The increasingly low numbers of African-Americans in MLB reflects an empty pipeline from colleges, high schools and youth leagues. African-Americans simply are not playing baseball in numbers nearly as strong as football and basketball. I believe the steady decline of interest in baseball in the African-American community stems from several factors.
• The rise in popularity of basketball and football in the African-American community has been enormous. We see that reflected in youth sports and on high school and college teams, and in the NBA (where nearly 80 percent of players are African-American) and the NFL (67 percent).
• Baseball is more expensive to play than basketball, which requires only a hoop and a ball. Not even 30 percent of Washington, D.C., high schools can afford to field a baseball team. And Howard University, the area's flagship historically black college, recently dropped baseball. For decades, youth baseball fields in urban America have either been nonexistent or in disrepair. Baseball's RBI program (Reviving Baseball in Inner Cities) has helped, but that enterprise is still so new that youth who've participated in those programs have not yet reached the college or minor league levels in any significant number.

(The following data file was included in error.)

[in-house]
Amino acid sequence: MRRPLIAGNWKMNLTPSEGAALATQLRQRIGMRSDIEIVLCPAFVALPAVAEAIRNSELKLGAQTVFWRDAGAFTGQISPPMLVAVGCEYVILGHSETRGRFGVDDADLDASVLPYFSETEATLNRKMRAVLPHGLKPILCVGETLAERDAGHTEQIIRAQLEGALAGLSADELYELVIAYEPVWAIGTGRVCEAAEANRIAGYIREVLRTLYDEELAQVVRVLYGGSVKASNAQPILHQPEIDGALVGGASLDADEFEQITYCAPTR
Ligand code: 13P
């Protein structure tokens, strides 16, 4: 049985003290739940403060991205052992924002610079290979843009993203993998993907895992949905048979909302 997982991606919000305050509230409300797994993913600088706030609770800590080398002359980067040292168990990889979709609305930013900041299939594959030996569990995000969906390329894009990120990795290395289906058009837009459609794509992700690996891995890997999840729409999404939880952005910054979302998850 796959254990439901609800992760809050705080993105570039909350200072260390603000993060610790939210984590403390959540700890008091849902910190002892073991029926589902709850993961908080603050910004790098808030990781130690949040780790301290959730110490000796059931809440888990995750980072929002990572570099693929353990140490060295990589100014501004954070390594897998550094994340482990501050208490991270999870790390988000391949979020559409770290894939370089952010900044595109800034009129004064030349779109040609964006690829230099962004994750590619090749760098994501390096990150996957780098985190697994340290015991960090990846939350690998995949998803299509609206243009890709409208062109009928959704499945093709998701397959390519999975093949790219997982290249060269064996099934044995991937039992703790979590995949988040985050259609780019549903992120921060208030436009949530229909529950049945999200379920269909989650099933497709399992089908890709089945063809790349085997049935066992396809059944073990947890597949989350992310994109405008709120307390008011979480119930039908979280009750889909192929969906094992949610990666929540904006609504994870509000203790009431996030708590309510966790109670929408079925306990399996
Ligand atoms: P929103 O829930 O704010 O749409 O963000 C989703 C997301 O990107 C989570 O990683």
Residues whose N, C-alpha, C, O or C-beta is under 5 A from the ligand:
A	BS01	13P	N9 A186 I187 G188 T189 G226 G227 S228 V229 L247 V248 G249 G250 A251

• There arguably are fewer African-American superstars in baseball now than there were 20 years ago, when 24 percent of MLB players were African-American. For example: Over the decade of the 1980s, three of the top 10 leaders in batting average and home runs were African-American, as were five of the top 10 RBI leaders. Between 2000 and 2005, five of the top 10 leaders in batting average, home runs and RBI were Latino. Today, the NBA and NFL boast legions of African-American stars who are role models for children. Baseball's biggest African-American name right now probably is Barry Bonds, who is in the midst of great controversy.
• Since the infamous 1987 remark by Al Campanis, then the L.A. Dodgers VP, that "Blacks may not have the necessities" to be baseball managers and general managers, many parents of African-American children have been communicating a baseball-does-not-welcome-us message to their children.
I believe that if baseball can highlight the popularity of the game among young people in Washington, it would begin to build national interest in communities of color across the nation. Ownership, commitment and opportunity are at stake in the commissioner's choice of an ownership group for the Nationals.
Whenever Selig has had control, opportunities for people of color have increased. And he has control here.
Richard Lapchick is the Chair of the DeVos Sport Business Management Graduate Program in the College of Business Administration at the University of Central Florida. The author of 12 books, Lapchick also directs UCF's Institute for Diversity and Ethics in Sport, is the author of the annual Racial and Gender Report Card, and is the Director of the National Consortium for Academics and Sport. He has joined ESPN.com as a regular commentator on issues of diversity and ethics in sport.